The present day Meherrin Indians reside in rural northeastern North Carolina with a majority of our Tribal Citizens living in Hertford County, in and around the county seat of Winton, North Carolina. There is a very low unemployment rate within the tribe. Many Tribal Citizens travel to the neighboring state of Virginia to work in the shipyards. Others are employed in the area, in various careers such as teachers, administrator, physicians, building contractors and agricultural workers. A number of Tribal Citizens are self employed, owning their businesses.

Very little of the Meherrin’s traditional arts and crafts have survived to the present. The present day Meherrin has no knowledge of their language which has been extinct for years. In certain families, the art of brain tanning of deer hides has survived as well as some knowledge of herbal use for medicinal purposes. The annual Meherrin Pow-wow has been instrumental in creating a resurgence of interest in the traditional arts and crafts, and the native culture of the Meherrin and closely related tribes of Virginia and North Carolina.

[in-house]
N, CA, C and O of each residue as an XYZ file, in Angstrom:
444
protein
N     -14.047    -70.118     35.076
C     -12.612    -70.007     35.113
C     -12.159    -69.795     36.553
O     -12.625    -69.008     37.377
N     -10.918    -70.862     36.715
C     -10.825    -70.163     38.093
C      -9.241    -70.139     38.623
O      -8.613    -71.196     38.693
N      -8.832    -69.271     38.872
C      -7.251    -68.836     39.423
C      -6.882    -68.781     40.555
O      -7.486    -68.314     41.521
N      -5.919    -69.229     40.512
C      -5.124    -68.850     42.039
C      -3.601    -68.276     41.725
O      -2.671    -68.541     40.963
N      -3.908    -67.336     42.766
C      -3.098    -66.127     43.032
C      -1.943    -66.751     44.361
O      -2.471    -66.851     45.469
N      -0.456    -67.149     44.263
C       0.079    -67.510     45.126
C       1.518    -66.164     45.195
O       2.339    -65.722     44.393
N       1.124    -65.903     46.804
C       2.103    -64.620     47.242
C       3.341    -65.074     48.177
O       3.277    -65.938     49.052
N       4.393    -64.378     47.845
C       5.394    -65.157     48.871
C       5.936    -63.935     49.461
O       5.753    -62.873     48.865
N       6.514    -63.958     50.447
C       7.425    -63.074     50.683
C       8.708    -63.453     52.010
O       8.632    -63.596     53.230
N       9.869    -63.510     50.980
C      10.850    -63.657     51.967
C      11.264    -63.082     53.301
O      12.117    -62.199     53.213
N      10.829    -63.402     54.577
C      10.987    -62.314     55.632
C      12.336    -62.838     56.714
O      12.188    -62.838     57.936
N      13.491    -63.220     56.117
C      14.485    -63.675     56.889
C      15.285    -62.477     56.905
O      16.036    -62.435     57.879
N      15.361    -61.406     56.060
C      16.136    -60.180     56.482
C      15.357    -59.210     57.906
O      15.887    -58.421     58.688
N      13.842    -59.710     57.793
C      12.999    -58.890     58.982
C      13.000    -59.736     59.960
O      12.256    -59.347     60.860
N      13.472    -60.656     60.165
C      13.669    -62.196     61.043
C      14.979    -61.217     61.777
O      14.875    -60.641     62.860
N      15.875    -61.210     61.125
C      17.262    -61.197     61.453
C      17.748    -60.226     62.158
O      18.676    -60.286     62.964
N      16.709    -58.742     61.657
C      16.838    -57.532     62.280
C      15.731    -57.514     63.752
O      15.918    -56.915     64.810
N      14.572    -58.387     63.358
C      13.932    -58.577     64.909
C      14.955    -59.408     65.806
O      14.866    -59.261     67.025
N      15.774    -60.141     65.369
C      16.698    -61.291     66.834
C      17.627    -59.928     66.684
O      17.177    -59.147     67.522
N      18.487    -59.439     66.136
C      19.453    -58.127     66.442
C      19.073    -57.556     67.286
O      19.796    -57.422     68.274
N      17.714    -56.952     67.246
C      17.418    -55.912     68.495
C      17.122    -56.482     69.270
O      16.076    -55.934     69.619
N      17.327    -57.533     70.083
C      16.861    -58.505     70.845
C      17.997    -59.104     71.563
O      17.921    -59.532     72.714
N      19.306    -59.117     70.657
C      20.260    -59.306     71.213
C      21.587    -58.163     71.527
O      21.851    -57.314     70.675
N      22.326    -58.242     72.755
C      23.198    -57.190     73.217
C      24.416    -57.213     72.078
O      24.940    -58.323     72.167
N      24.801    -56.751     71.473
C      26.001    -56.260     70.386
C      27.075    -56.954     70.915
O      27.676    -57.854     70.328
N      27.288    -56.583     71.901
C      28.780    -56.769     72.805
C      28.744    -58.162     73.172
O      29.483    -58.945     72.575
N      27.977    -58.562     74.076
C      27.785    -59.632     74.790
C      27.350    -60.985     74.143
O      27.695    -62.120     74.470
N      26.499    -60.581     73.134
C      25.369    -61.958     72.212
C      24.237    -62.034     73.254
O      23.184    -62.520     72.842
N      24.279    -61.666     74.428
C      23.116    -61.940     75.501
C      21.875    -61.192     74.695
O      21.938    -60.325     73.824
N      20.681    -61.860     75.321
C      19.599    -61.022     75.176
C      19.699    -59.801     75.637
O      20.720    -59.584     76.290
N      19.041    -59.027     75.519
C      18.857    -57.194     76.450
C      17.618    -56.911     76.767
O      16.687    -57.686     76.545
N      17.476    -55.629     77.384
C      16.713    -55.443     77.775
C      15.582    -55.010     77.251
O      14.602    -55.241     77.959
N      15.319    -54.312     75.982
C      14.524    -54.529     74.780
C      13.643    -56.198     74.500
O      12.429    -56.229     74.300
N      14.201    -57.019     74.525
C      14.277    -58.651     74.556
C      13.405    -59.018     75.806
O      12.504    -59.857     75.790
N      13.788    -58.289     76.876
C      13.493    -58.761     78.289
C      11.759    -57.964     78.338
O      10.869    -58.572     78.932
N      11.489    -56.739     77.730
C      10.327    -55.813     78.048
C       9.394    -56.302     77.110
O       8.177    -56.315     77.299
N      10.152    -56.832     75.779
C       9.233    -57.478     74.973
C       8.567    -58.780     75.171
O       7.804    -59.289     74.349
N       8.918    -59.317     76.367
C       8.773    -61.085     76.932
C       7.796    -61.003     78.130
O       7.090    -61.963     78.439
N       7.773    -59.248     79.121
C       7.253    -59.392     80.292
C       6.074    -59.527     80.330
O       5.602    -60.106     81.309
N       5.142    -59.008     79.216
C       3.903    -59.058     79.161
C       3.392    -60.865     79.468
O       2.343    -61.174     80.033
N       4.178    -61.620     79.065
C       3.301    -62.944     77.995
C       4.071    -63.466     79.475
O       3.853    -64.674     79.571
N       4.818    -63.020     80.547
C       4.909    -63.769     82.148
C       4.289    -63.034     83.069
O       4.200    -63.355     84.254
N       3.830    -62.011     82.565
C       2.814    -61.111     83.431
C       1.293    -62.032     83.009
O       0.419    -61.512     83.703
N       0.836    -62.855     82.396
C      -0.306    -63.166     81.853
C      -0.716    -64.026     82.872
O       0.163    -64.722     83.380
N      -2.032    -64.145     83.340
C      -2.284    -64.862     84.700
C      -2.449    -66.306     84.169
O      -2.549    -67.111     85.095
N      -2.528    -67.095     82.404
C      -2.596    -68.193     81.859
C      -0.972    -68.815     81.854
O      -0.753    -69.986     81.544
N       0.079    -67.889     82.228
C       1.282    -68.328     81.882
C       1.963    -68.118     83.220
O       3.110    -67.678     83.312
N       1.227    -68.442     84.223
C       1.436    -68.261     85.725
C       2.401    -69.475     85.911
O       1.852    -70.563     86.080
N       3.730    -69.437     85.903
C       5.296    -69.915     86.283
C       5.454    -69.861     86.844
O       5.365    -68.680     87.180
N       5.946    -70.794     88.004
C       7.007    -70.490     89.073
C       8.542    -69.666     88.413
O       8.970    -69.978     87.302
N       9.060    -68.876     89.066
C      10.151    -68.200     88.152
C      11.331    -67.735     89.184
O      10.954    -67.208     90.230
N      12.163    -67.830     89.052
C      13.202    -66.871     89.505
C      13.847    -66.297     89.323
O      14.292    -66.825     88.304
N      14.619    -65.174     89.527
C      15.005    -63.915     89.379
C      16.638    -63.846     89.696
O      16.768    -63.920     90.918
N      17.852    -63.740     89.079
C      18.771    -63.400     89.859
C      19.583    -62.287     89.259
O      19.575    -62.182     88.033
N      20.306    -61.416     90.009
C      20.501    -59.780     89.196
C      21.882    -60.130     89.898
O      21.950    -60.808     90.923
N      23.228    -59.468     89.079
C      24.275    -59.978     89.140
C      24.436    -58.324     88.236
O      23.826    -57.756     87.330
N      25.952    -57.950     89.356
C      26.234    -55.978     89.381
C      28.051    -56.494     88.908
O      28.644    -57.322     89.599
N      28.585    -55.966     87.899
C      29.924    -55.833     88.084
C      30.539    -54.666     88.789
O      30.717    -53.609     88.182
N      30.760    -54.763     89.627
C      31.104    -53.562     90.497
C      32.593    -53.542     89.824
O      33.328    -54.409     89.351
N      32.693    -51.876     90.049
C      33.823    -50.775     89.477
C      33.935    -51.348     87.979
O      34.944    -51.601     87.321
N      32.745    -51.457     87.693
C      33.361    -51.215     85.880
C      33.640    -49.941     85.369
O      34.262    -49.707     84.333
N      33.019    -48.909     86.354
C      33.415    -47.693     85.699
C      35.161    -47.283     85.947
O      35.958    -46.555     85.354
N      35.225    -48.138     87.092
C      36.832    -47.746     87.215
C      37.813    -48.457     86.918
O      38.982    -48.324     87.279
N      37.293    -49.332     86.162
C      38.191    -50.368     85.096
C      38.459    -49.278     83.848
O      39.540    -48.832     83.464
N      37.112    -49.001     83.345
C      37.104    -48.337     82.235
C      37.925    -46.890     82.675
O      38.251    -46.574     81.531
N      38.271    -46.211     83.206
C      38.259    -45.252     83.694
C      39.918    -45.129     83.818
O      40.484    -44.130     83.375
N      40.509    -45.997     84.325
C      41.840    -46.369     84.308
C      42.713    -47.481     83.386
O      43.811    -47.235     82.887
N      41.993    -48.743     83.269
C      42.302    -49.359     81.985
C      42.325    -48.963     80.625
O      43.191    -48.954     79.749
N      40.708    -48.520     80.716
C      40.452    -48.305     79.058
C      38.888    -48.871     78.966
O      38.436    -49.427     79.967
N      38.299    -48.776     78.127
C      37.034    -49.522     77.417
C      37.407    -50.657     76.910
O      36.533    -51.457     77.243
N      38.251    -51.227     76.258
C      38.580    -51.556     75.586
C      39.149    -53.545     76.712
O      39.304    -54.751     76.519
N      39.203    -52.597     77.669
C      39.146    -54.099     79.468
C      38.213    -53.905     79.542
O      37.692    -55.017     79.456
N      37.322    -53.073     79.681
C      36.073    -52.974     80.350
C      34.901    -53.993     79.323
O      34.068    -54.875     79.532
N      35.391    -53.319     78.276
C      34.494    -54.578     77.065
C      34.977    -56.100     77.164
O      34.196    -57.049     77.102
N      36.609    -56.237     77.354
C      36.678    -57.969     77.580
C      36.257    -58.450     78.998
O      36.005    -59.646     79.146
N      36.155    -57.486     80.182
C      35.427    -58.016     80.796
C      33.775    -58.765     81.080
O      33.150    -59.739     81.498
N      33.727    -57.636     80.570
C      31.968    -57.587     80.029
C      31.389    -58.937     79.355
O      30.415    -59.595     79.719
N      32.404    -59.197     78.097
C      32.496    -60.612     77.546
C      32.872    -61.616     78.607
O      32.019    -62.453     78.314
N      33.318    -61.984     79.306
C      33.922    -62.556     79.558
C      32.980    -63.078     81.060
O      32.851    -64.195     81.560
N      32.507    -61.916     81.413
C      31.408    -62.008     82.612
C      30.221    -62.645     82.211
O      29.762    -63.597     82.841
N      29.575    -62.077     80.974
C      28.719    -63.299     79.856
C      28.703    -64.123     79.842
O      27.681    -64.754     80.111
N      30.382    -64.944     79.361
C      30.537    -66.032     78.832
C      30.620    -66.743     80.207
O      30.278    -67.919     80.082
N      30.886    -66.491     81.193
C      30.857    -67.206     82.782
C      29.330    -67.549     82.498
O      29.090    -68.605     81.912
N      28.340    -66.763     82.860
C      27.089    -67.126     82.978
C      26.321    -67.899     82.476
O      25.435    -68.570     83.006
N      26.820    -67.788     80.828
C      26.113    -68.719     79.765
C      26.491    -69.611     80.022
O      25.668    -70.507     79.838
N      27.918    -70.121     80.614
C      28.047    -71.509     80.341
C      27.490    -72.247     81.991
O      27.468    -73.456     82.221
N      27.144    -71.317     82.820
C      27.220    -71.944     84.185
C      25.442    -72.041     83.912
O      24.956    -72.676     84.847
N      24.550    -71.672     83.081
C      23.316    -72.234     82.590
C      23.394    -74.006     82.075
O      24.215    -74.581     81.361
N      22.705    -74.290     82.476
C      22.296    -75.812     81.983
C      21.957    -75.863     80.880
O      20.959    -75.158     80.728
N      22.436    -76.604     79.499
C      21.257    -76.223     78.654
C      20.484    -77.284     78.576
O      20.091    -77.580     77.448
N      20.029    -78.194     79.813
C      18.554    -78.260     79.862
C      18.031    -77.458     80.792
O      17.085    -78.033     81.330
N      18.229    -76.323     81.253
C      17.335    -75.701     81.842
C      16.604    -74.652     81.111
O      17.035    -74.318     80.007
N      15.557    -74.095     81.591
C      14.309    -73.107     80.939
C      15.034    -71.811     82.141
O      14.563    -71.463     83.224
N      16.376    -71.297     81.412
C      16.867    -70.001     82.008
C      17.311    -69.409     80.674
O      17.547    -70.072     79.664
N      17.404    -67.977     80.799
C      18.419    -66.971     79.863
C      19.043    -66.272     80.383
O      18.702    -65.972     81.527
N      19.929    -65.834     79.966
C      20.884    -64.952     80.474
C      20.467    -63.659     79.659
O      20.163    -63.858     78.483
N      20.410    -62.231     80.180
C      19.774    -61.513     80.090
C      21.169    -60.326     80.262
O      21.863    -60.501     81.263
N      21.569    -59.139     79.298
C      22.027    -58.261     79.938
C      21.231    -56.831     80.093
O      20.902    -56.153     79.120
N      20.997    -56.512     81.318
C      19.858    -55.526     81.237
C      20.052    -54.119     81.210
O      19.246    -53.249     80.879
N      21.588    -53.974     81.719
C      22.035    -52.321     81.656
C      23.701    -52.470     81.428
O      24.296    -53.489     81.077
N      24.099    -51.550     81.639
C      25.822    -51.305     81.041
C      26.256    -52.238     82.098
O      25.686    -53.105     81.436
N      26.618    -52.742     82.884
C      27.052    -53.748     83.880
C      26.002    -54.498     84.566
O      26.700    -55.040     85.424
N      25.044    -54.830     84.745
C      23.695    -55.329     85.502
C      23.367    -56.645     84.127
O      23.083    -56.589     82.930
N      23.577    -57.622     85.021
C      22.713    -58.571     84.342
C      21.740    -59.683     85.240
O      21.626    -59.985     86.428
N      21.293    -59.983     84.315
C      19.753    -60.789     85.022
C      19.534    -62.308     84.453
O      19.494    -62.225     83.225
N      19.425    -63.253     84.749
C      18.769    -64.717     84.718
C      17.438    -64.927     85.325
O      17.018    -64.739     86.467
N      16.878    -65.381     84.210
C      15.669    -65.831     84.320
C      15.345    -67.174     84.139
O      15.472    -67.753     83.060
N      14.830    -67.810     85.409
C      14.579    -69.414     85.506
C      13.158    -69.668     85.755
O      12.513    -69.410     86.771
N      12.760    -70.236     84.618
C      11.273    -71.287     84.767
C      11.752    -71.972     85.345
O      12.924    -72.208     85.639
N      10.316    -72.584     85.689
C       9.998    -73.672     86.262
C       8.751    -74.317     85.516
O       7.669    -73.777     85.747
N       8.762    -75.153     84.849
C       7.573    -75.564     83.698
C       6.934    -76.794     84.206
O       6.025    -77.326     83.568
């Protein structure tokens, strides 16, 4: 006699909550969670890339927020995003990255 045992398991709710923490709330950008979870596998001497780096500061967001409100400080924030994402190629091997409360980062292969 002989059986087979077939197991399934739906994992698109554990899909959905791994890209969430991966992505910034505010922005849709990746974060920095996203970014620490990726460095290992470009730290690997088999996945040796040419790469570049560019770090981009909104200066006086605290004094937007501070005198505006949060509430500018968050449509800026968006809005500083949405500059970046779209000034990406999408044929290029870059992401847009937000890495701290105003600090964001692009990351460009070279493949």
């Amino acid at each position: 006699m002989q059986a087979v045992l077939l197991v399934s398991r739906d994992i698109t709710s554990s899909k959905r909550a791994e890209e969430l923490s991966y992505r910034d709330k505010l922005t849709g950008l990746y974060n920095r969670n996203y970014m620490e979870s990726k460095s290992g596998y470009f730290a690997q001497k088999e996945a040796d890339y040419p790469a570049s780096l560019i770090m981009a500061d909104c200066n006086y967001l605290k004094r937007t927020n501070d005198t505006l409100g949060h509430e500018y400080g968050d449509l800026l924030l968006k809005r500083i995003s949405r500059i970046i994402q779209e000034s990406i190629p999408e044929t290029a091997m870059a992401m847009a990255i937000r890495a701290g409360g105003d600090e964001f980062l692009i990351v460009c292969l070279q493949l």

The Meherrin Indian Tribe is incorporated as a nonprofit Indian Tribe. It is governed by a seven member Tribal Council and a Tribal Chief, elected by the enrolled membership of the Tribe. The Meherrin Indian Tribe is North Carolina’s smallest state recognized Tribe.

The Meherrin Annual Pow-Wow is held the fourth weekend in October of each year. This event takes place on our Tribal land, a 46.9 acre site on NC Highway 11, between Ahoskie and Murfreesboro. All gifts and donations from this annual celebration of our culture and heritage as Native Americans help the tribe sponsors this event as well as maintain and improve the Tribal Land and Structures.